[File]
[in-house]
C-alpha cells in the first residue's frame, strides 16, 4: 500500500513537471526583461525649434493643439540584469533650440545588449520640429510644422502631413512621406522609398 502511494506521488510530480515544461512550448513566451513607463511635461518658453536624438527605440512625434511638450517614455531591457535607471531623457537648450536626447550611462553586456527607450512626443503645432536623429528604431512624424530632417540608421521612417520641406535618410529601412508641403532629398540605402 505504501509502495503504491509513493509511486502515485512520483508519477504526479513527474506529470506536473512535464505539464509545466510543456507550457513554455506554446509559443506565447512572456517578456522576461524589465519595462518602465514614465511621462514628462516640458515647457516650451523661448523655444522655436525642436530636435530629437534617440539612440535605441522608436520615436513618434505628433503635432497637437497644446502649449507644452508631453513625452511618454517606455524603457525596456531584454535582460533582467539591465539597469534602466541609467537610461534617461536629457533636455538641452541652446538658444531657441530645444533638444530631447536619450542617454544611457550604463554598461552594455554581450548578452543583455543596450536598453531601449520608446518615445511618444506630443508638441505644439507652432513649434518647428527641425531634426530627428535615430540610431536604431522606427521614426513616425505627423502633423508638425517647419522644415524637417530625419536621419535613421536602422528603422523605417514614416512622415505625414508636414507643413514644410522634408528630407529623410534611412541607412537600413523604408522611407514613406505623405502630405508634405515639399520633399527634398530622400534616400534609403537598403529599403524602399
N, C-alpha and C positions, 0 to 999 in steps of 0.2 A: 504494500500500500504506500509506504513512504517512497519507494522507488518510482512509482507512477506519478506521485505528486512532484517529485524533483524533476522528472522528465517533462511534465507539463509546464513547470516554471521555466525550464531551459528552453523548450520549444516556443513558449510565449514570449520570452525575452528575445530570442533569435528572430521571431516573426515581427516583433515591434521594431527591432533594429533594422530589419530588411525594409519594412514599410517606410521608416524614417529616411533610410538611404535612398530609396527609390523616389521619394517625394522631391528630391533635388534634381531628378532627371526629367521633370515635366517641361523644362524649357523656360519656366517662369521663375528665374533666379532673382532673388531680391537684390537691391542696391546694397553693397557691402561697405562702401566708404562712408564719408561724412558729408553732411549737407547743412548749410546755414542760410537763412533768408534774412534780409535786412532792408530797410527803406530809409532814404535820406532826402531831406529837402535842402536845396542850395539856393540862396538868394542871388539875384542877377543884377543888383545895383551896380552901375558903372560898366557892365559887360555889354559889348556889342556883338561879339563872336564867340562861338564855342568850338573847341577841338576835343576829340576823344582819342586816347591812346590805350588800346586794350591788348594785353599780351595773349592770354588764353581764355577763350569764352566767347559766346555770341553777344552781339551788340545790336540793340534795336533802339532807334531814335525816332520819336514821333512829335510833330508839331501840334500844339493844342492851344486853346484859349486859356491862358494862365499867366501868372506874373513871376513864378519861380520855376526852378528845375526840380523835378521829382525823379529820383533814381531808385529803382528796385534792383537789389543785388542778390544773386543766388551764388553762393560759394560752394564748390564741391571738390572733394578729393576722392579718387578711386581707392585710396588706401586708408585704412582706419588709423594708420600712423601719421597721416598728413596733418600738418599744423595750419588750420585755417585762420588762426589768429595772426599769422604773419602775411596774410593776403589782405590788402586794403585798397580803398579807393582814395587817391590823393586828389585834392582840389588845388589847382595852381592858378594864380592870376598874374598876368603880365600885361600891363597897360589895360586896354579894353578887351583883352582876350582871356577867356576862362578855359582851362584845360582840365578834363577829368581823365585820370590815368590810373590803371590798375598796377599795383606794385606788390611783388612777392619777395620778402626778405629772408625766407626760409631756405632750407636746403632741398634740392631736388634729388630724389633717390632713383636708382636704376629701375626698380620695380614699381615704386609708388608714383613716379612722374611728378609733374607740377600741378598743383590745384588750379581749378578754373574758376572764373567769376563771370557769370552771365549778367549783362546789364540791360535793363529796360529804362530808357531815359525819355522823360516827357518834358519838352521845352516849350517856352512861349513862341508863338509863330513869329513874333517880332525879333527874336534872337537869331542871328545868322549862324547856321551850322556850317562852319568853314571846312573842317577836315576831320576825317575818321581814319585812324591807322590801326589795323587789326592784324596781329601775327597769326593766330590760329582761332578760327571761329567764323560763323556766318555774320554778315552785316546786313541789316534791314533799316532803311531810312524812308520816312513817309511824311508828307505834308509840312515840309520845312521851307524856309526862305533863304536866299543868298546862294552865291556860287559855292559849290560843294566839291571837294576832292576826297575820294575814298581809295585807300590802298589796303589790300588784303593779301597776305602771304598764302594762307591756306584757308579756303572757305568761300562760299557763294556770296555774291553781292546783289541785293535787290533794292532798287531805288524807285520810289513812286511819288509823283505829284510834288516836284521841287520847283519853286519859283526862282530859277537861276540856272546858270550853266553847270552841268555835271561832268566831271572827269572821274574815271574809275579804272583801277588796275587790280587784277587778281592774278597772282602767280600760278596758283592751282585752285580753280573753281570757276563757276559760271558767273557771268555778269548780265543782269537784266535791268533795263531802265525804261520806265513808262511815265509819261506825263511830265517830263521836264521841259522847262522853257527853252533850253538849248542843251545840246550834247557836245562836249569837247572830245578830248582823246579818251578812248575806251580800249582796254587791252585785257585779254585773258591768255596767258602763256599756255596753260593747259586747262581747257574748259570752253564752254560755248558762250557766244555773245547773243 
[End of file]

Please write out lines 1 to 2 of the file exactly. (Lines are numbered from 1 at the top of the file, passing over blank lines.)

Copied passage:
[in-house]
C-alpha cells in the first residue's frame, strides 16, 4: 500500500513537471526583461525649434493643439540584469533650440545588449520640429510644422502631413512621406522609398 502511494506521488510530480515544461512550448513566451513607463511635461518658453536624438527605440512625434511638450517614455531591457535607471531623457537648450536626447550611462553586456527607450512626443503645432536623429528604431512624424530632417540608421521612417520641406535618410529601412508641403532629398540605402 505504501509502495503504491509513493509511486502515485512520483508519477504526479513527474506529470506536473512535464505539464509545466510543456507550457513554455506554446509559443506565447512572456517578456522576461524589465519595462518602465514614465511621462514628462516640458515647457516650451523661448523655444522655436525642436530636435530629437534617440539612440535605441522608436520615436513618434505628433503635432497637437497644446502649449507644452508631453513625452511618454517606455524603457525596456531584454535582460533582467539591465539597469534602466541609467537610461534617461536629457533636455538641452541652446538658444531657441530645444533638444530631447536619450542617454544611457550604463554598461552594455554581450548578452543583455543596450536598453531601449520608446518615445511618444506630443508638441505644439507652432513649434518647428527641425531634426530627428535615430540610431536604431522606427521614426513616425505627423502633423508638425517647419522644415524637417530625419536621419535613421536602422528603422523605417514614416512622415505625414508636414507643413514644410522634408528630407529623410534611412541607412537600413523604408522611407514613406505623405502630405508634405515639399520633399527634398530622400534616400534609403537598403529599403524602399